Connected TV devices — which include set-top boxes, Wi-Fi-enabled TVs, gaming consoles, and Wi-Fi-enabled Blu-ray Players — are now more common in the U.S. than tablets: 60 percent of households have a CTV device, while 57 percent have a tablet.
That fact comes from new research from online video advertising company YuMe working with Nielsen to study CTV adoption in the United States. Understanding the popularity of CTV devices is critical for marketers trying to reach connected consumers, YuMe believes.
Since 2013, ownership of connected TV devices has doubled. In fact, households now average three CTV devices. Set-top box (STB) ownership has also surged, growing at 1.5x since 2013. Households average two STBs.
These devices aren’t gathering dust either: 74 percent of people who own a CTV device use it daily. They use it for the same type of viewing that they do on broadcast or cable TV, with primetime hours getting the most viewing. They usually watch movies and TV shows on their large-screen TVs, saving short-form videos for their phones or computers.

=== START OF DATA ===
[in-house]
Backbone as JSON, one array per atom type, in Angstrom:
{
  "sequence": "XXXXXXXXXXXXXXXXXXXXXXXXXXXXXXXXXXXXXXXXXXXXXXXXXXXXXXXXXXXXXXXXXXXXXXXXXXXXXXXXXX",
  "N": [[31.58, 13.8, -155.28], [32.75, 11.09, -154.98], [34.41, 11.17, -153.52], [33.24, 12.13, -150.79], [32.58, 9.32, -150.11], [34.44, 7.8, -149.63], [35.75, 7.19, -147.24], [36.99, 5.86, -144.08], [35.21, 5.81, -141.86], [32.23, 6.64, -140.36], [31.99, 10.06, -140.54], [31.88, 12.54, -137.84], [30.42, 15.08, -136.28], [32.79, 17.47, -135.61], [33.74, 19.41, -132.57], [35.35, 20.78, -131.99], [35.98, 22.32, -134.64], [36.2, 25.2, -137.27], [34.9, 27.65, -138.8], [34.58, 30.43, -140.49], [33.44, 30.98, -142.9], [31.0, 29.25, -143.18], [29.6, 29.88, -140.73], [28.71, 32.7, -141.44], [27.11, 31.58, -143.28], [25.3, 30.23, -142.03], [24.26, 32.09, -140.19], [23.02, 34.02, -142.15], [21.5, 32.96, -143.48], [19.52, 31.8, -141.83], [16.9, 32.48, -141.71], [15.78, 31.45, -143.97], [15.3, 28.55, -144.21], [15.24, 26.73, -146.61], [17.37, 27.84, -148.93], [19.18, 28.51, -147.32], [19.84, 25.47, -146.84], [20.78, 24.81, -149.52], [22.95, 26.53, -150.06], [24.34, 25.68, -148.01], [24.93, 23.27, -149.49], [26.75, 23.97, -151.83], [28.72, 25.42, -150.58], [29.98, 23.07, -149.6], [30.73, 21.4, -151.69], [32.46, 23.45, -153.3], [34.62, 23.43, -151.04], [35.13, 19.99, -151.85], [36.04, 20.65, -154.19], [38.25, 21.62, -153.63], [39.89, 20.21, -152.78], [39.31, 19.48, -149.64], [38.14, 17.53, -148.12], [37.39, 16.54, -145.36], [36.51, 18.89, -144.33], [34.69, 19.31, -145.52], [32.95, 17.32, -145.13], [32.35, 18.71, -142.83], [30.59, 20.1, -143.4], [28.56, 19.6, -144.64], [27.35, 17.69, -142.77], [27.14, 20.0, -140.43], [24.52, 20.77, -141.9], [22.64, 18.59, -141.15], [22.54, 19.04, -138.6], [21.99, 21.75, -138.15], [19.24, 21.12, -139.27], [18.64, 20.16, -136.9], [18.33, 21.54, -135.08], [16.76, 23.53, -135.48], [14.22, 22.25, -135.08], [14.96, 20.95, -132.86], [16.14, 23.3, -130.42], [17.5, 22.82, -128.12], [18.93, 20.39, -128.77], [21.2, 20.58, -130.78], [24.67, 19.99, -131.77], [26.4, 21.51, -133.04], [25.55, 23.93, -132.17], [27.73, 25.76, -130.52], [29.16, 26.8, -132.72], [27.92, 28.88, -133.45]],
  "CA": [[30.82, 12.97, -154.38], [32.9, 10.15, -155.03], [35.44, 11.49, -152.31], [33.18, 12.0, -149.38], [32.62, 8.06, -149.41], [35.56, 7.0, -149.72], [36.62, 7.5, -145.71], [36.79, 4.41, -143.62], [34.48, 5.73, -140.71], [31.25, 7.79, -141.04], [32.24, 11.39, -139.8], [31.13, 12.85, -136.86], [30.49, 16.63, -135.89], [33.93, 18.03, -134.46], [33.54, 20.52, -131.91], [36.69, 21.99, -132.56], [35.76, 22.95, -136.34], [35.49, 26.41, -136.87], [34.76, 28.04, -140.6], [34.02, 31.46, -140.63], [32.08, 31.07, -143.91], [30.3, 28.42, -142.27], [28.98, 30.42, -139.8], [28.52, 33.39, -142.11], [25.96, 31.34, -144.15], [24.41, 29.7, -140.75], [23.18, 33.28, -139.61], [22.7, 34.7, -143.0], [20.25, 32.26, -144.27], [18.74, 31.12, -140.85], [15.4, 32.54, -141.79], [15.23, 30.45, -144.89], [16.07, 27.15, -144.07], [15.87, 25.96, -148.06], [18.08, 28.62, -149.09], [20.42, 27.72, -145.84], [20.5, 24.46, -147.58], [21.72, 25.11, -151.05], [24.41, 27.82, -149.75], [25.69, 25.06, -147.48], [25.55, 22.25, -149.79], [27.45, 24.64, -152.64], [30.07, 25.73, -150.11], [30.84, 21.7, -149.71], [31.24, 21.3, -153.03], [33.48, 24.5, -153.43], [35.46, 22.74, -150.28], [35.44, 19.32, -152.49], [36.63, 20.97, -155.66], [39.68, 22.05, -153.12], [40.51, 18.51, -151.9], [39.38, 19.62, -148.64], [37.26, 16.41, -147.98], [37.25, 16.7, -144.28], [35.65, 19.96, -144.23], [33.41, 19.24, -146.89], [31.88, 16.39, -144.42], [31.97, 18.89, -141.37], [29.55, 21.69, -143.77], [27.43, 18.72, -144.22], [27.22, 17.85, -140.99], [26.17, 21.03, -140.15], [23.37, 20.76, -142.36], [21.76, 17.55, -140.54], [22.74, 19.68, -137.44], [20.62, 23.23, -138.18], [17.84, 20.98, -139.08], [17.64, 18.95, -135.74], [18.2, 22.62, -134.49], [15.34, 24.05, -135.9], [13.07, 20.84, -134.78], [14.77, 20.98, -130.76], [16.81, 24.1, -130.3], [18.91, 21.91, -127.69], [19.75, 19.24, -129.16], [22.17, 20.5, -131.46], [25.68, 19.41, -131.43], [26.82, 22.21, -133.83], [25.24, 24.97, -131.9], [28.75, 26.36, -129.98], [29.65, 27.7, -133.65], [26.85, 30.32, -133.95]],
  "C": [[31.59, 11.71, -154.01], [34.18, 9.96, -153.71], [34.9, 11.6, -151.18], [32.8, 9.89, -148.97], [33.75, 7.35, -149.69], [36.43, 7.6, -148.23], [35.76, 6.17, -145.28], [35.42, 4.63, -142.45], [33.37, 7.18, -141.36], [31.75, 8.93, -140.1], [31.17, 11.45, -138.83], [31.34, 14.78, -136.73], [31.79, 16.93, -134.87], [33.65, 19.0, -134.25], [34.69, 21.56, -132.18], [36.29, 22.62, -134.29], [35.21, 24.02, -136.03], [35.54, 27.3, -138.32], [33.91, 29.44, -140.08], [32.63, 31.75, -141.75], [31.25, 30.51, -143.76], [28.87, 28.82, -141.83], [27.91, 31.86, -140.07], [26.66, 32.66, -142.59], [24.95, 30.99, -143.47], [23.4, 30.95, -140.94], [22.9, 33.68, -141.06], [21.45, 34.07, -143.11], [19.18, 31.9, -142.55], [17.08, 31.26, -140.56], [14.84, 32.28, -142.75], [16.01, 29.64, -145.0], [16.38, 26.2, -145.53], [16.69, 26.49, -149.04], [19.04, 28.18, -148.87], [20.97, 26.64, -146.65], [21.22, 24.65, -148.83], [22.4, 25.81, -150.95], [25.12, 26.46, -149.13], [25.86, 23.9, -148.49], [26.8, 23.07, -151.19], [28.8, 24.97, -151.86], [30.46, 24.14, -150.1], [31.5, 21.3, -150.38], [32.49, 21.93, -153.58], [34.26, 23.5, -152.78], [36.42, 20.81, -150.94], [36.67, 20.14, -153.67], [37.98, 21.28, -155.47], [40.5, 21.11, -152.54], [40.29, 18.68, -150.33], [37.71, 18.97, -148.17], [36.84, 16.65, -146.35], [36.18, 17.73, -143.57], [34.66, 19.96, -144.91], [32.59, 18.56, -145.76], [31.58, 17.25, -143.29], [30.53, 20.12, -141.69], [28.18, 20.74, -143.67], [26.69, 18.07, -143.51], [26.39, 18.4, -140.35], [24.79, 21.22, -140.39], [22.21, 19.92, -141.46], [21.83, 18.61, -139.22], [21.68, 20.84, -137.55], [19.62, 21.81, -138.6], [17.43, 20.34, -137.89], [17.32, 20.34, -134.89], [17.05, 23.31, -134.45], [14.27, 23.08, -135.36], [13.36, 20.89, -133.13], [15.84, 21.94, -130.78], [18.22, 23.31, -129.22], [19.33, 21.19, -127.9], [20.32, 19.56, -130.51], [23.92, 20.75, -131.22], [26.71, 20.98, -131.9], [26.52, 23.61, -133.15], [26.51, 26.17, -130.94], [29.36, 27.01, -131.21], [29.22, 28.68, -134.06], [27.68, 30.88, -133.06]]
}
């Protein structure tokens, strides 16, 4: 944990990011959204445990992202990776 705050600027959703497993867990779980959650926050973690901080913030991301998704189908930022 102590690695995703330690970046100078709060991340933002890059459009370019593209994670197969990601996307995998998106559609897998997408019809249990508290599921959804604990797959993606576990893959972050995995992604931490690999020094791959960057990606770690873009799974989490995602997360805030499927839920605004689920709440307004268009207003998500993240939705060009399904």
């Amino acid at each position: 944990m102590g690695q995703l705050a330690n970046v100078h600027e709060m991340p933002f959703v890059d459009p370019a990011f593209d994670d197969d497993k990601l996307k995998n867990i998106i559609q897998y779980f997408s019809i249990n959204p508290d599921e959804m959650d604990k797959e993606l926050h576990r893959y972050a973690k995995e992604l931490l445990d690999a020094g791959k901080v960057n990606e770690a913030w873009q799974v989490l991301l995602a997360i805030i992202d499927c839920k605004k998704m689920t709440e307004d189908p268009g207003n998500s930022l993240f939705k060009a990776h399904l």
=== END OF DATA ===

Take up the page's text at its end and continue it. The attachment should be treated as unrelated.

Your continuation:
What all this means is that a lot of people are streaming their favorite shows to the biggest screen in the house, and if marketers want to reach them they’d better have a cross-screen strategy in place.
“We believe CTV devices have become prominent fixtures in the lives of today’s connected consumer,” says Michael Hudes, chief revenue officer at YuMe. “To reach and influence connected consumers, marketers must take into account shifts in device preference and behavior, elevate the role of CTV in cross-screen campaigns, deliver targeted ad campaigns, and sync campaigns across platforms.”
Nielsen got these results by surveying 2,410 U.S. adults in June and July. Of those, 1,465 owned a CTV device and 884 owned an OTT device. For more, download “Connected TV Fast Forward” for free (registration required).